A refugee camp in Bangladesh
Representational image | People waiting in line for supplies at a refugee camp | Photo: Ismail Ferdous | Bloomberg
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Refugees have been particularly hard hit during the COVID-19 pandemic – receiving less integration support and care. Are these vulnerable communities victims of politics, technological limitations or the lack of human will to act?

Despite the varied and extensive skill sets of refugees, their desire to work and contribute to local and larger economies, refugee economic integration and development has been slow and poorly supported.

The current situation, where refugees are housed in camps for decades at a time, is a sad indictment of a system that professes to respect human rights and show compassion to the less fortunate. It’s important to note that refugee camps were never designed to be permanent or semi-permanent residences.

The distinct lack of urgency shown when dealing with Persons of Concern (PoCs), and their economic development, highlights the disconnect between what people say they want to achieve and the reality on the ground.

Action not rhetoric

While the work and the mandate of the UN Refugee Agency (UNHCR) to care for the welfare of refugees is highly commendable, it appears to not be quite enough. The current approach does not effectively tackle the prevailing issue of integration. Whilst the UNHCR’s Global Compact on Refugees is an important framework, given the state of global conflicts we need more robust and radical actions to move away from containment in refugee camps and detention centres, which very often do not have external regulatory or malpractice supervisory bodies.

Unfortunately the Global Compact on Refugees appears to simply be a document of well-worded rhetoric that merely shifts responsibly and fails to outline concrete procedures and steps for the proper relocation or integration of refugees between member states. This lack of protection and duty towards some of the world’s most vulnerable people, particularly by Western countries who have the resources and necessary infrastructure, is nothing short of disappointing.

In the last decade, global forced displacement numbers have risen from 42.5 million to 82.4 million people. The UNHCR Global Trends Reports, between 2011-2020, show that the world is not succeeding at curtailing the conflicts and situations that cause these displacements. Therefore we should be creating workable, positive solutions. Humanity certainly does not lack the intelligence, the infrastructure or the financial resources – neither does the EU, who declare that their fundamental values are human dignity, equality, and respect for human rights.

Financial equality

Integration solutions for everyone – including refugees and PoCs – is not actually a far-fetched idea. For instance, blockchain technology and cryptocurrencies could be used to economically integrate refugees. We know that decentralized systems greatly minimise the possibility of corruption and human error. We know also that refugees are people who have skills, education and a sense of responsibility.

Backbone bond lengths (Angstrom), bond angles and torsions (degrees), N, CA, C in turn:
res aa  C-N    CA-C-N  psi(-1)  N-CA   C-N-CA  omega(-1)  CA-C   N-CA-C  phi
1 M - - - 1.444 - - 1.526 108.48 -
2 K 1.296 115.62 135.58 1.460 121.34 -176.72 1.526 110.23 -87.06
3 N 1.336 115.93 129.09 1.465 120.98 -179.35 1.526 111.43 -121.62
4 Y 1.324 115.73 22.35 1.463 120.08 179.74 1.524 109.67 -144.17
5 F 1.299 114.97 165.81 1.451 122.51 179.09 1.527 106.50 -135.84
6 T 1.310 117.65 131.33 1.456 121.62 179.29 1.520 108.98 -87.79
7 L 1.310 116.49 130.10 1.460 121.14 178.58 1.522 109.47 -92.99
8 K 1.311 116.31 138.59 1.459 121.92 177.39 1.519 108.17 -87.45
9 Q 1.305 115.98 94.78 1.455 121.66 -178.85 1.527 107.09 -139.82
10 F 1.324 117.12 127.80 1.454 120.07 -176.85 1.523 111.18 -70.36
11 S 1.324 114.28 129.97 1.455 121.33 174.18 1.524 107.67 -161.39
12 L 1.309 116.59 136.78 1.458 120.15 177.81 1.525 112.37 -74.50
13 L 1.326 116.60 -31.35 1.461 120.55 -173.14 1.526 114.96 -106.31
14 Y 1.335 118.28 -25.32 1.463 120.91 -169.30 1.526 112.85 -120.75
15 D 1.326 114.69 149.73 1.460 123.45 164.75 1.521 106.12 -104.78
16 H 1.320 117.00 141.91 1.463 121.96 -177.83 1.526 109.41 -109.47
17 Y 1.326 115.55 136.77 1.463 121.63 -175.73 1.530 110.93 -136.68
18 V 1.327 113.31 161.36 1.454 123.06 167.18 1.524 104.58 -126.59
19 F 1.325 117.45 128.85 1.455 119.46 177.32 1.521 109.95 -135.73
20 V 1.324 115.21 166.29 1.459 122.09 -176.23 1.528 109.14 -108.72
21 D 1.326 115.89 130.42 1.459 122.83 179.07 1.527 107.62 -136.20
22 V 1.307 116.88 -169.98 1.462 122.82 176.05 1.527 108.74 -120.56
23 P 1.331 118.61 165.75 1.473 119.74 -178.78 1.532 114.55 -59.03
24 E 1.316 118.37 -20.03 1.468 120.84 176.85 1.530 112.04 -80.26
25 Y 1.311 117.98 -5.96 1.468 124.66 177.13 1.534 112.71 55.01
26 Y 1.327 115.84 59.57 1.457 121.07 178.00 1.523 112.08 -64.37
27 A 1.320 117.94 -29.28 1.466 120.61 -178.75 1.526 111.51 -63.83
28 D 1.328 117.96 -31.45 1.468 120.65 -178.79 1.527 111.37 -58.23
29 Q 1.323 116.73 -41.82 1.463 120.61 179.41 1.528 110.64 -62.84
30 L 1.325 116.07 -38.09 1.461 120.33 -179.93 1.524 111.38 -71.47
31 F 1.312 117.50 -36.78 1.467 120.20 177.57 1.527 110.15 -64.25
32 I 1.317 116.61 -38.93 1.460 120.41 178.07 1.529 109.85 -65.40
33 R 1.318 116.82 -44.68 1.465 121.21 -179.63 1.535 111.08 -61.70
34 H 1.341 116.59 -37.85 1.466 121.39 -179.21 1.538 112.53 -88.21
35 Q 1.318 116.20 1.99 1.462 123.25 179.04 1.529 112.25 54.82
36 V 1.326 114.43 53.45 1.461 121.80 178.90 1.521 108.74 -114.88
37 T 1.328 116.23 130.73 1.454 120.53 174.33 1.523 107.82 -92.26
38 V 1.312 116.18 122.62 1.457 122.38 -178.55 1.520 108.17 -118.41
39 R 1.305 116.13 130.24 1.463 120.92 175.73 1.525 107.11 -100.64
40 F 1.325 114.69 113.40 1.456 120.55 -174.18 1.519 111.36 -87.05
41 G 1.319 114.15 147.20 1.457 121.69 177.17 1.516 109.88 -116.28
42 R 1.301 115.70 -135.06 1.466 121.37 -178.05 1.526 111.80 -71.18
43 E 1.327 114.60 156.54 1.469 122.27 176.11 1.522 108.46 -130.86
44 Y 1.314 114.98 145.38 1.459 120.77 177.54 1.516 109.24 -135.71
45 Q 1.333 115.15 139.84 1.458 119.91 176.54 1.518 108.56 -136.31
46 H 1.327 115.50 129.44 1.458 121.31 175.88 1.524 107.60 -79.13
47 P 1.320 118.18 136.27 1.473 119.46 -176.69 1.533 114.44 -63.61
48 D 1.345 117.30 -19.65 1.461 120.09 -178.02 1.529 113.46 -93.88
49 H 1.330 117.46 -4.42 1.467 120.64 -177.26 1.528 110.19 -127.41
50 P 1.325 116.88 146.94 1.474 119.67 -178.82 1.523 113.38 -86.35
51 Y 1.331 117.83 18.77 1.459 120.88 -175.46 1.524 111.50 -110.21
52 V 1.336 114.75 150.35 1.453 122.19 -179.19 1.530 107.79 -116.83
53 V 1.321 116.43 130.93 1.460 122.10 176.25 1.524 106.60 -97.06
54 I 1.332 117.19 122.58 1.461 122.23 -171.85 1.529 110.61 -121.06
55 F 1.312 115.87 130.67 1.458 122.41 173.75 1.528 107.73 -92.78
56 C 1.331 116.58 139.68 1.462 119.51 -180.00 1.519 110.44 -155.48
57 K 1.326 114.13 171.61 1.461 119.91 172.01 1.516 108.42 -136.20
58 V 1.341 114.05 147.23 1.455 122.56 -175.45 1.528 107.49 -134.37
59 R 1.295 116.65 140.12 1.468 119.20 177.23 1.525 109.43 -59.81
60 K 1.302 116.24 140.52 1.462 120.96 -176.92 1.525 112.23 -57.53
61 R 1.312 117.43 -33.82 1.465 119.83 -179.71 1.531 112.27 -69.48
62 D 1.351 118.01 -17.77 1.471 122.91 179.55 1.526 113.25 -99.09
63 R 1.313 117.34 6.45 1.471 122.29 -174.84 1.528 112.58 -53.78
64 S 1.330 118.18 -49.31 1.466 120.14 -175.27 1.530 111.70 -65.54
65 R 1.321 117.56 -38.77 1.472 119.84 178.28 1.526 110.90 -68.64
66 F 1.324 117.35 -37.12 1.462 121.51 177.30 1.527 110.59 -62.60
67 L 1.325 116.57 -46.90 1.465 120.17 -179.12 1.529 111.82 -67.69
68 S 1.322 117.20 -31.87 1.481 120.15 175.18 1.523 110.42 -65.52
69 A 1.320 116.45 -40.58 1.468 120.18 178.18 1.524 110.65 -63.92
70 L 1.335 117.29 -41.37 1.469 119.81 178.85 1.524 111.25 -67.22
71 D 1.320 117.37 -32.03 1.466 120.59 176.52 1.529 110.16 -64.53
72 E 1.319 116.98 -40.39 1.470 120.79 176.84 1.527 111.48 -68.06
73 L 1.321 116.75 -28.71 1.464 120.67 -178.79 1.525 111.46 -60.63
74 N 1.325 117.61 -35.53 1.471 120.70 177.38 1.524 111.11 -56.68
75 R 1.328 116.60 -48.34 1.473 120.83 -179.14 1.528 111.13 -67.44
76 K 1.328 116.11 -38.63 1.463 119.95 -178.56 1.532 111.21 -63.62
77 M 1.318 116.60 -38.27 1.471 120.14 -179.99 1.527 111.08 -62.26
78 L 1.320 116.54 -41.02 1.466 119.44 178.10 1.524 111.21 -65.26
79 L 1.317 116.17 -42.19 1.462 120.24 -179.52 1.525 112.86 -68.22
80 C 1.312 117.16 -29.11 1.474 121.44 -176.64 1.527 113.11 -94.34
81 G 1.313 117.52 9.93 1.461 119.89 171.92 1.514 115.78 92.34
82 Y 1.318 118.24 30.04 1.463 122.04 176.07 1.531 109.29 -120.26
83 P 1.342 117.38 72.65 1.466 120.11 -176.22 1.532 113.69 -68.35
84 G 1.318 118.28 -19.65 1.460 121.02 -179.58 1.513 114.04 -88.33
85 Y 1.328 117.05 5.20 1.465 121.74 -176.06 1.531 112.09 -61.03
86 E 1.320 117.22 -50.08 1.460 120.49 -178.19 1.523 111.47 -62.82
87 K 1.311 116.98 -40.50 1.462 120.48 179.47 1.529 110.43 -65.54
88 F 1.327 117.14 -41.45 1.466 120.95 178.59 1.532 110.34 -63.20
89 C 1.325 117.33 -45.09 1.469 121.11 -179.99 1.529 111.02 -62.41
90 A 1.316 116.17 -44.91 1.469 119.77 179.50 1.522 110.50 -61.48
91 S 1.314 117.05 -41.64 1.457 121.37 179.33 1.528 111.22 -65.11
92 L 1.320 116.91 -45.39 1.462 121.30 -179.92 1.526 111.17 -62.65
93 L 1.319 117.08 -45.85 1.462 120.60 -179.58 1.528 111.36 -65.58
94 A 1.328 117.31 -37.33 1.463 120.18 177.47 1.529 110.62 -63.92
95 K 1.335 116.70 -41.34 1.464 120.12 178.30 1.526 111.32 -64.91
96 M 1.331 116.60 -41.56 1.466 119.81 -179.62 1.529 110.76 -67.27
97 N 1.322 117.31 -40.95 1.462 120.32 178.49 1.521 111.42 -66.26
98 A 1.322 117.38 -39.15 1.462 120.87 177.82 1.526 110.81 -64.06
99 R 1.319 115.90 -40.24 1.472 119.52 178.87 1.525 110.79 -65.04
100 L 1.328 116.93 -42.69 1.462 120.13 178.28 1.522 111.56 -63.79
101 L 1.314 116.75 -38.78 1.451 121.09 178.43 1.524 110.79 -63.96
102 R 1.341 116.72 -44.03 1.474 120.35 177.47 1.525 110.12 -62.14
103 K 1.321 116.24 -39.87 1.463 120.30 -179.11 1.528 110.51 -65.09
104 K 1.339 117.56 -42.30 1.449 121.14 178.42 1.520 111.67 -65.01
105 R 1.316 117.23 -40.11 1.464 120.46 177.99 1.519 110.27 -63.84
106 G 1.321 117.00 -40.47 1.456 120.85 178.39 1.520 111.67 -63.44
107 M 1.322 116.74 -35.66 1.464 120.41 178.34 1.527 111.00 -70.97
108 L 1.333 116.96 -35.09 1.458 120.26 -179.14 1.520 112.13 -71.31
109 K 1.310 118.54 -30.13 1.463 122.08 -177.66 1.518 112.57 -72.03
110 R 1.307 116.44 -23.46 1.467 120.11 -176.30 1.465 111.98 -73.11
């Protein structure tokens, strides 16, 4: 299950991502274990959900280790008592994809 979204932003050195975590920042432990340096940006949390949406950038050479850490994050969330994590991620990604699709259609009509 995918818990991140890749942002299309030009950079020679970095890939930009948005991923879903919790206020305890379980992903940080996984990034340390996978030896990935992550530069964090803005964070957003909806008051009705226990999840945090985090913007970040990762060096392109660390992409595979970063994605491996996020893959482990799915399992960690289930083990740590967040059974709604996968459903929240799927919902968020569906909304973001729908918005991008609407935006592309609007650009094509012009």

The Refugee Integration Organisation (RIO) is handing agency back to refugees in the Kakuma, Ampain and Krisan refugee camps, by giving them $1.50 daily in Unconditional Basic Income (UBI). This innovation takes the Celo cryptocurrency, housed on a decentralised anti-poverty system (ImpactMarket) and merged with USSD technology, to reach the most vulnerable refugees who may not have access to smartphones or the internet.

The first of its kind in the world, and in a scale-down merging of technologies aided by Kotani Pay in Kenya, as of August 2021, over $71,000 has been distributed to over 2,500 refugees. Delivered in local currencies and without the need to repay, long-term refugee camps are slowly becoming micro-economies or self-sustaining communities. These refugees are able to buy essentials such as PPE, sanitary pads, medicine, and they can even save money.

In order to dispel the myth that refugees are unbankable, dependent, and unskilled, RIO leaves the management of its UBI programmes in the hands of its beneficiary refugees, acting mainly as an overseeing body. Everything from disbursements and beneficiary selection to community relations management is handled by refugees themselves. The programme is rapidly expanding to the Middle East and has a CSR arm in India, responding to migrant needs amidst the COVID-19 pandemic.

Imagine a world in which the UNHCR, governments, and organizations such as the UN, actively collaborated and stood up for the welfare of refugees. What could be achieved in a world where forced displacement did not mean long-term residency in refugee camps and relegation to detention centres?

No matter who we are or where we live, the state of refugees, displaced people and PoCs should concern us all, not because it affects us directly, but because it is an issue of humanity.

This article was originally published in the World Economic Forum.


Also read: ‘I believe in democracy, that shouldn’t be a crime’ — Myanmar refugees hope for junta’s fall


 

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